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  1. The burning rate in a spherically turbulent premixed flame is explored using direct numerical simulations, and a model of ordinary differential equations is proposed. The numerical dataset, from a previous work, is obtained from direct numerical simulations of confined spherical flames in isotropic turbulence over a range of Reynolds numbers. We begin the derivation of the model with an equation for the burning rate for the domain under consideration, and using a thin flame assumption and a two-fluid approach, we find the normalized turbulent burning rate to be controlled by the increase in flame surface area due to turbulent wrinkling, and correction factor which is observed to be consistently less than unity. A Reynolds scaling hypothesis for the flame turbulent wrinkling from a previous work using the same numerical dataset is used to model the term controlling the increase in flame surface area. The correction factor is hypothesized to reflect flame stretch effects, and hence this factor is modeled using Markstein theory applied to global averaged quantities. The ordinary differential equations are rewritten to reflect easily observable quantities such as the chamber pressure and mean flame radius, and then expressed in dimensionless form to assess dependence on various dimensionless parameters.more »The model predictions are found to be in good agreement with the numerical data within expected variances. Additionally, Markstein theory is found to be sufficient in describing the effects of flame stretch in the turbulent premixed flames under consideration.« less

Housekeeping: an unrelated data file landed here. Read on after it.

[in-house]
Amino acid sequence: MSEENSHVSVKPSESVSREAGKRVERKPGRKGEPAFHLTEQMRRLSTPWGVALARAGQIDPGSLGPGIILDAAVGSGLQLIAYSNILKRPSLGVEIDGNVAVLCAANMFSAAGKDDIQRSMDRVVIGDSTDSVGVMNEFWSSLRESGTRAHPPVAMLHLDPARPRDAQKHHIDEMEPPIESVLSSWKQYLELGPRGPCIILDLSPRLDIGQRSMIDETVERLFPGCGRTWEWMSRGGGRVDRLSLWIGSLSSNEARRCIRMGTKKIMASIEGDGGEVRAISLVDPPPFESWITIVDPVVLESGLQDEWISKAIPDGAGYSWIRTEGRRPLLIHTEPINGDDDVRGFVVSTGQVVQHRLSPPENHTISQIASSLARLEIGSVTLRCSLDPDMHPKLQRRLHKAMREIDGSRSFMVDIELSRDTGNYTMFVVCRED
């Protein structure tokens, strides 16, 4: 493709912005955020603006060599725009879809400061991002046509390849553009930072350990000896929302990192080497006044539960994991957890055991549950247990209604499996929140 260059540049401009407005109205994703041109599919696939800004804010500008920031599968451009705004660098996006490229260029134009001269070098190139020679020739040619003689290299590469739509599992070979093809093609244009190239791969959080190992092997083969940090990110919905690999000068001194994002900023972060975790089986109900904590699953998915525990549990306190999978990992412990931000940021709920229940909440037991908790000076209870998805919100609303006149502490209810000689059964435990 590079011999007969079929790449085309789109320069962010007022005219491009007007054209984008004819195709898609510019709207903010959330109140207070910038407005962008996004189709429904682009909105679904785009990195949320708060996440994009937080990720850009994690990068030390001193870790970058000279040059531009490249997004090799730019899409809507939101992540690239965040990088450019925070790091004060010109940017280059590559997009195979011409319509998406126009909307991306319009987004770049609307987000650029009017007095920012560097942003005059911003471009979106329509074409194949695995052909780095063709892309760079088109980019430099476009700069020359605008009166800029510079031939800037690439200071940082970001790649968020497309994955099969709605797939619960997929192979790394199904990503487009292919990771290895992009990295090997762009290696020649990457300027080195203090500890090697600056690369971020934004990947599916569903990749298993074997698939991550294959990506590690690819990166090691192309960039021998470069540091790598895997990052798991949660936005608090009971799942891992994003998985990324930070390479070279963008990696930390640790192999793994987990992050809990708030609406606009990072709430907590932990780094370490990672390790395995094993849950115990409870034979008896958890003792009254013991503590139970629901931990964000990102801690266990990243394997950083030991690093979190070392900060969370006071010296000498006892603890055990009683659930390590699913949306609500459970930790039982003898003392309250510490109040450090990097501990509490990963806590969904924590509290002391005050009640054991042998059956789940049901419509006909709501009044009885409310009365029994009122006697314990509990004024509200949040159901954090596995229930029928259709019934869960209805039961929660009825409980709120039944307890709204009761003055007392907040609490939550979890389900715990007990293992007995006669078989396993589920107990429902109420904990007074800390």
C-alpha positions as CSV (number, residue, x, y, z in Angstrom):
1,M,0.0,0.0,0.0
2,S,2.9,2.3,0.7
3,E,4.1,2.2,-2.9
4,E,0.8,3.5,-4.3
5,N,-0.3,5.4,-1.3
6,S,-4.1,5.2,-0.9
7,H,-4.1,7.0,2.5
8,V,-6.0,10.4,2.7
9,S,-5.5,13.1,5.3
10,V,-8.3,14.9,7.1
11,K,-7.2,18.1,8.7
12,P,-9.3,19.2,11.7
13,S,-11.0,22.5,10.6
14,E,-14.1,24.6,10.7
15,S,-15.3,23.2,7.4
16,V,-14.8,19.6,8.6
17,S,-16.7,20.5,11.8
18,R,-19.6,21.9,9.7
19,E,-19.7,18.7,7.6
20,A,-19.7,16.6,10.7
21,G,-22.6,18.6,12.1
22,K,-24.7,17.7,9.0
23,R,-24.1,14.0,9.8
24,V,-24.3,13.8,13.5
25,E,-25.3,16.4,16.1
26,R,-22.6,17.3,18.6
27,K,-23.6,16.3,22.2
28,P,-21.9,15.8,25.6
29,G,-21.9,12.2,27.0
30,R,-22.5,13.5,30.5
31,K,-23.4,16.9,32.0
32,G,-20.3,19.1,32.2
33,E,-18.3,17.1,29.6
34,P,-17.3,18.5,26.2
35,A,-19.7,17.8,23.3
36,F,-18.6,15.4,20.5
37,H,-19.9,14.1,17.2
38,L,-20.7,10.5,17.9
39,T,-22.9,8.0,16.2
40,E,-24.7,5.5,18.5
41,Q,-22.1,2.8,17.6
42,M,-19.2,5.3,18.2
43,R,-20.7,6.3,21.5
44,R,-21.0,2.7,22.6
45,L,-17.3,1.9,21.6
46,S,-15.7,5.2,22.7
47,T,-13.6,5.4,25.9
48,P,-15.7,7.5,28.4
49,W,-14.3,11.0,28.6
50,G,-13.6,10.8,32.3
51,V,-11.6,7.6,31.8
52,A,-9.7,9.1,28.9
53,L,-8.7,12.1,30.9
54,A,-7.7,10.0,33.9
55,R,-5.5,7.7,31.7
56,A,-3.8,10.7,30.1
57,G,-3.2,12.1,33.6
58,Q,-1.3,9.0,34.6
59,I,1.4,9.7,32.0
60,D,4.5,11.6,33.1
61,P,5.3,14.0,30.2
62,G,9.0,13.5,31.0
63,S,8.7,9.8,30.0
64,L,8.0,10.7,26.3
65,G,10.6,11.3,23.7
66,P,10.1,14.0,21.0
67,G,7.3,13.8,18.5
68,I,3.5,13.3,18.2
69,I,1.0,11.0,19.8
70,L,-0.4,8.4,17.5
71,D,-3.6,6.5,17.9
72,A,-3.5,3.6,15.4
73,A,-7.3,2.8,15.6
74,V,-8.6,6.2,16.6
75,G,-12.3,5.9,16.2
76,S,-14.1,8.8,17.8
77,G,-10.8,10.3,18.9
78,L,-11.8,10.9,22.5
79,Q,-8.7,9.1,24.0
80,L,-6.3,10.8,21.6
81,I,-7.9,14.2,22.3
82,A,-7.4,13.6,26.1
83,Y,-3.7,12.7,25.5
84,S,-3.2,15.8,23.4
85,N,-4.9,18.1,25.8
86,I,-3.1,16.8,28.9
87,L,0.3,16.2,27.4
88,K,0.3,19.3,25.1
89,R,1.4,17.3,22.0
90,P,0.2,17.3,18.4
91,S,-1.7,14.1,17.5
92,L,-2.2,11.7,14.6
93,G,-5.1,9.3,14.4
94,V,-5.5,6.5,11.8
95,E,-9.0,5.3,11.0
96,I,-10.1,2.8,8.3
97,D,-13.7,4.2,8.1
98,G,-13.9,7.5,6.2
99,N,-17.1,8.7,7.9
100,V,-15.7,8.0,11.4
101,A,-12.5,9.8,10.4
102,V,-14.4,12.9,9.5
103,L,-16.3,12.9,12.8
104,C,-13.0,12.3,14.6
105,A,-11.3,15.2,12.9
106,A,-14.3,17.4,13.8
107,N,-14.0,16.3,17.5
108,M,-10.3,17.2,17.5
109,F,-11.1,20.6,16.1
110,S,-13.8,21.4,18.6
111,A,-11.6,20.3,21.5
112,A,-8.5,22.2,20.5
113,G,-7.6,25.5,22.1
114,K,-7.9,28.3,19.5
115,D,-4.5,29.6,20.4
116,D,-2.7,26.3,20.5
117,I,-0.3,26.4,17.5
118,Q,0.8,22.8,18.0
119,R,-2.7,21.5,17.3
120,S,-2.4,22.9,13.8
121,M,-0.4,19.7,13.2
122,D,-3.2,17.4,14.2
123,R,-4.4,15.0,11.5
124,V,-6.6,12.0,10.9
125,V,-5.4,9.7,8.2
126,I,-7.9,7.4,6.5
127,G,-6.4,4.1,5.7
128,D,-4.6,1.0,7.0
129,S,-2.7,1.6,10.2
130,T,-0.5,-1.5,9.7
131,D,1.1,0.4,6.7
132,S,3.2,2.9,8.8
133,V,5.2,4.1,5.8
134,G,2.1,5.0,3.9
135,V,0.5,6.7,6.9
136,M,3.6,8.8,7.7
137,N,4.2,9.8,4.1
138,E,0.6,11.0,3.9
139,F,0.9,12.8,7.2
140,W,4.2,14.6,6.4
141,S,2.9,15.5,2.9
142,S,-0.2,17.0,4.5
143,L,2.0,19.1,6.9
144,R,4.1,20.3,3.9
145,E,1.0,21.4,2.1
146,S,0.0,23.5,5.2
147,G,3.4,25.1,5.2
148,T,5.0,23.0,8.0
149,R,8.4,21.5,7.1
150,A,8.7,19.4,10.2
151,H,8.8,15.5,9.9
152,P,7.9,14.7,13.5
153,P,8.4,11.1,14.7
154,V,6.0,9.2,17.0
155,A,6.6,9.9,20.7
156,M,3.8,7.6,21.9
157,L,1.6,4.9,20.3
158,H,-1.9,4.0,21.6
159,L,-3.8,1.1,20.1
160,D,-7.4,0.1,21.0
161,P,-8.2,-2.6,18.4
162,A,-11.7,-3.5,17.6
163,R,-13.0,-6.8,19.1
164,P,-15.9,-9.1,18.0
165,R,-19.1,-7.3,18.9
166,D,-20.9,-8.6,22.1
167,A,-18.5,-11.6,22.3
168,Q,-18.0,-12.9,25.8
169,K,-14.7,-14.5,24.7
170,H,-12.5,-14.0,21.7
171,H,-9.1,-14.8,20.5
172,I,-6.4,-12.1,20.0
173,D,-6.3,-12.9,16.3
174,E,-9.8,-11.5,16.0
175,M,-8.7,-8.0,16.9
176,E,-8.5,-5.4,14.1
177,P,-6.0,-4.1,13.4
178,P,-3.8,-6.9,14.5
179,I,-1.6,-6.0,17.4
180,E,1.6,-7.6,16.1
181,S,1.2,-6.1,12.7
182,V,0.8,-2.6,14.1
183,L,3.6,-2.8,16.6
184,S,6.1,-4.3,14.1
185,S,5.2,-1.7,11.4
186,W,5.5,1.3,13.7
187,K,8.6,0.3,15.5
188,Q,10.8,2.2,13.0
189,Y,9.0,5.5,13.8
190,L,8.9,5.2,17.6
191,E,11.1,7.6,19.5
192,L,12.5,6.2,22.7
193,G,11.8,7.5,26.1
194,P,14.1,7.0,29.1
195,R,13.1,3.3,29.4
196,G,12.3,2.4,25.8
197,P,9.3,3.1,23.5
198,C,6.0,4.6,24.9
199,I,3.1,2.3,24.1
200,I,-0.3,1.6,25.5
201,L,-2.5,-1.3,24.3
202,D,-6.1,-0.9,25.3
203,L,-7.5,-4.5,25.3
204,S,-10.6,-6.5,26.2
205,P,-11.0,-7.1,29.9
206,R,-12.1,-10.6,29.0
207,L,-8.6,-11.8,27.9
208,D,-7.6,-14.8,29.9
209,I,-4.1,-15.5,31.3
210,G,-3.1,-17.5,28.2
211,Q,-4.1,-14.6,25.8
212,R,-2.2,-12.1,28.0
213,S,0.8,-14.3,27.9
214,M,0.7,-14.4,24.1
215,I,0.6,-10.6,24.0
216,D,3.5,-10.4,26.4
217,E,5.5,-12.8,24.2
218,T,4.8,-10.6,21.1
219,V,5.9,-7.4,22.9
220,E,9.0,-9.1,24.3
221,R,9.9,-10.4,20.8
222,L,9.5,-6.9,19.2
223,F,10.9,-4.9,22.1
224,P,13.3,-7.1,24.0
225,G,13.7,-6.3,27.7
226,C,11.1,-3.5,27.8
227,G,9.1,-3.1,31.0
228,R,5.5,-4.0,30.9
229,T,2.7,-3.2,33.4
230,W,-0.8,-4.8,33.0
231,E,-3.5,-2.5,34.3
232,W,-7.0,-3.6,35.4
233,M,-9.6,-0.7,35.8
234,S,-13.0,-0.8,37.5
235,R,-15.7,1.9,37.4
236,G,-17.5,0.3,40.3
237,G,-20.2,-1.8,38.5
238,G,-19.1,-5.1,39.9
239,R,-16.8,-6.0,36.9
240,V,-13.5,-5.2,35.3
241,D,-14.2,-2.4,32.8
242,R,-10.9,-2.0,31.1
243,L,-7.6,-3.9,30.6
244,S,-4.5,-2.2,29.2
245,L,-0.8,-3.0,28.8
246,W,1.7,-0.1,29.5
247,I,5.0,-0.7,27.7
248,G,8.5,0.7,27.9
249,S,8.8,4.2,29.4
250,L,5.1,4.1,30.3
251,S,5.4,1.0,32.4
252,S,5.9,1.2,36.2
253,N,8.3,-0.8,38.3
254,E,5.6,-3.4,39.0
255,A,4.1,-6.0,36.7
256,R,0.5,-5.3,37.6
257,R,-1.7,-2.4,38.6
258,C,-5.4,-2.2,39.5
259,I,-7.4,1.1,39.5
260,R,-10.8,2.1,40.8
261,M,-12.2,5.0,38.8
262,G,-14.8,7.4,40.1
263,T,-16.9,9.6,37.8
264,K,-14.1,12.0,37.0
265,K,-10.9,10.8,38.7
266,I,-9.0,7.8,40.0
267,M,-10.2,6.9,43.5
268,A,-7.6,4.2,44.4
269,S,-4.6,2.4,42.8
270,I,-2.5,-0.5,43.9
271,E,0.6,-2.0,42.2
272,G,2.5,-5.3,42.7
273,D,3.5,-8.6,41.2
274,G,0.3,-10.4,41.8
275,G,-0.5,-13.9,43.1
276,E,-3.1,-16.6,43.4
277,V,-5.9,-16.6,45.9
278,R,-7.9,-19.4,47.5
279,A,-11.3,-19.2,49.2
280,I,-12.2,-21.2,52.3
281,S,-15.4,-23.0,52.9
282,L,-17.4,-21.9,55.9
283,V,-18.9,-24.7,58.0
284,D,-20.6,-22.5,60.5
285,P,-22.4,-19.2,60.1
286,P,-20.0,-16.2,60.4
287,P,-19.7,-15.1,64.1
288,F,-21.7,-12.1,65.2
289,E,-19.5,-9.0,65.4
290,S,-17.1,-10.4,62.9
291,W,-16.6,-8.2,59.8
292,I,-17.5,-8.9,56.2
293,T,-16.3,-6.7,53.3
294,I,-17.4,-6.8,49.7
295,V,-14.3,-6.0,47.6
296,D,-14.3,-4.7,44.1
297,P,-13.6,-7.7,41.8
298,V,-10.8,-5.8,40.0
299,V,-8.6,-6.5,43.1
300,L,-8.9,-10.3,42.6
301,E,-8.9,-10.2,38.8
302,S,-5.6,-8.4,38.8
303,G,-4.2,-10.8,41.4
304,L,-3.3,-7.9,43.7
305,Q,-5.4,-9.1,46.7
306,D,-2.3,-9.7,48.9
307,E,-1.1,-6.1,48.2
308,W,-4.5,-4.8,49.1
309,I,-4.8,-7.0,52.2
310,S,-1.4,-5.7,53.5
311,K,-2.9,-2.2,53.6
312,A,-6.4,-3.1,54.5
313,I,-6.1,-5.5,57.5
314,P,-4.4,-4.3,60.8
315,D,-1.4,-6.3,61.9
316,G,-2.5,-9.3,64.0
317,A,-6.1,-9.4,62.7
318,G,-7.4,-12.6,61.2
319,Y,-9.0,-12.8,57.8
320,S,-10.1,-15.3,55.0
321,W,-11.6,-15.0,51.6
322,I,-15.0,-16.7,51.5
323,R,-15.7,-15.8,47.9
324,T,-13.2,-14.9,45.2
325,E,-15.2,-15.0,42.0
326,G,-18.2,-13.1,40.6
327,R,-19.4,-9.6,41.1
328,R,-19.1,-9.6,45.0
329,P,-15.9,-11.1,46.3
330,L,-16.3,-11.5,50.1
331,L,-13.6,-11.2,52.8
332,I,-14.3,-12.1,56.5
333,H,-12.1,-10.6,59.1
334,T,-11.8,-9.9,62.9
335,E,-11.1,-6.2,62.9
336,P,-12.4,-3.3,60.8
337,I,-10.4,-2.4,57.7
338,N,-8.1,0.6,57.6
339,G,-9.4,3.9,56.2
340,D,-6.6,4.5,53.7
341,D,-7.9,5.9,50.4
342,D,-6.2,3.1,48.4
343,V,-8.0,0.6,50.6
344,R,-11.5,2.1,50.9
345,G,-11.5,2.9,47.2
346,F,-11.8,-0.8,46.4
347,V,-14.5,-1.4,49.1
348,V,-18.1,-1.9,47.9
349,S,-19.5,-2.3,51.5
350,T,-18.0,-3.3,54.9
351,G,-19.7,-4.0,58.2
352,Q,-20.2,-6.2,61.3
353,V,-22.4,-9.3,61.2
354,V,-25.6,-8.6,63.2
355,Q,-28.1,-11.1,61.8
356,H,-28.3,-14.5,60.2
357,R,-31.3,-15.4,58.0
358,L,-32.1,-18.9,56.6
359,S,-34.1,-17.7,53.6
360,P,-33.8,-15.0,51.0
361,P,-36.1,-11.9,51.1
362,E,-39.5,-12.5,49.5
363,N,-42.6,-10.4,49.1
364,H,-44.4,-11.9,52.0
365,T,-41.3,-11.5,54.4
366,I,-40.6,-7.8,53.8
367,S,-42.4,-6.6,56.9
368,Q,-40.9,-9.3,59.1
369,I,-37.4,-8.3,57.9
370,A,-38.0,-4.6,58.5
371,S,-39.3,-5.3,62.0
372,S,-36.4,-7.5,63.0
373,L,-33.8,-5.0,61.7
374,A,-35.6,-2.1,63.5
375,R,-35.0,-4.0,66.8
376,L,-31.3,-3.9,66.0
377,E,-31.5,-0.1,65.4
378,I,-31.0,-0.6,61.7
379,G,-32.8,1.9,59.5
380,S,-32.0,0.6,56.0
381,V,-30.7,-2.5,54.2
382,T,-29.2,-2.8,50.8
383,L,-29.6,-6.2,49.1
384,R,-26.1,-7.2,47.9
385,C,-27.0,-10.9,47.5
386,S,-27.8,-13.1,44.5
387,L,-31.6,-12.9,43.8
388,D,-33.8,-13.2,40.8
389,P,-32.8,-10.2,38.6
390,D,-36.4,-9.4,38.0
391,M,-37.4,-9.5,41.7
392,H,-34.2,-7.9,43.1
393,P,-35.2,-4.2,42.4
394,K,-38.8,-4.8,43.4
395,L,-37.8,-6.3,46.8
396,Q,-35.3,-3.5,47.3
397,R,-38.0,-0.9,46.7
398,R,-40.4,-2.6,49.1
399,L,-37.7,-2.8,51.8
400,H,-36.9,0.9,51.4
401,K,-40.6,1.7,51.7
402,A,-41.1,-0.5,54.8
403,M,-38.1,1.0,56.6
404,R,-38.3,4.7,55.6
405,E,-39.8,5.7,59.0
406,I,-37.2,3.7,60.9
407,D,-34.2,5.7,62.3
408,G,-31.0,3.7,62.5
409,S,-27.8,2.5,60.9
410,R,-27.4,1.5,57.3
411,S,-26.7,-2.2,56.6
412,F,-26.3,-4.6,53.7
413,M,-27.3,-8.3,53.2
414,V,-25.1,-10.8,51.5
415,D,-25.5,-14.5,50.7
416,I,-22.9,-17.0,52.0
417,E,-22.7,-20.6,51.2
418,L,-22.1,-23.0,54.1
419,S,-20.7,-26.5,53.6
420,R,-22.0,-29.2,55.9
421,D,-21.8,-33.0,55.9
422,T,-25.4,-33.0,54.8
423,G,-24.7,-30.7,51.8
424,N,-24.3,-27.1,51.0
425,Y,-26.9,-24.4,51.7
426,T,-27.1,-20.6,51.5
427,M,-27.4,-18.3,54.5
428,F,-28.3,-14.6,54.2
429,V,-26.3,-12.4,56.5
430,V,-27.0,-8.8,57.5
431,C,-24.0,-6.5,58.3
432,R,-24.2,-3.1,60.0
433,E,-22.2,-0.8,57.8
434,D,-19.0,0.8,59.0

2. In the flamelet regime of turbulent premixed combustion the enhancement in the burning rates originates primarily from surface wrinkling. In this work we investigate the Reynolds number dependence of burning rates of spherical turbulent premixed methane/air flames in decaying isotropic turbulence with direct numerical simulations. Several simulations are performed by varying the Reynolds number, while keeping the Karlovitz number the same, and the temporal evolution of the flame surface is compared across cases by combining the probability density function of the radial distance of the flame surface from the origin with the surface density function formalism. Because the mean area of the wrinkled flame surface normalized by the area of a sphere with radius equal to the mean flame radius is proportional to the product of the turbulent flame brush thickness and peak surface density within the brush, the temporal evolution of the brush and peak surface density are investigated separately. The brush thickness is shown to scale with the integral scale of the flow, evolving due to decaying velocity fluctuations and stretch. When normalized by the integral scale, the wrinkling scale defined as the inverse of the peak surface density is shown to scale with Reynolds number across simulationsmore »and as turbulence decays. As a result, the area ratio and the burning rate are found to increase as ${Re}_{\lambda }^{1.13}$ , in agreement with recent experiments on spherical turbulent premixed flames. We observe that the area ratio does not vary with turbulent intensity when holding the Reynolds number constant.« less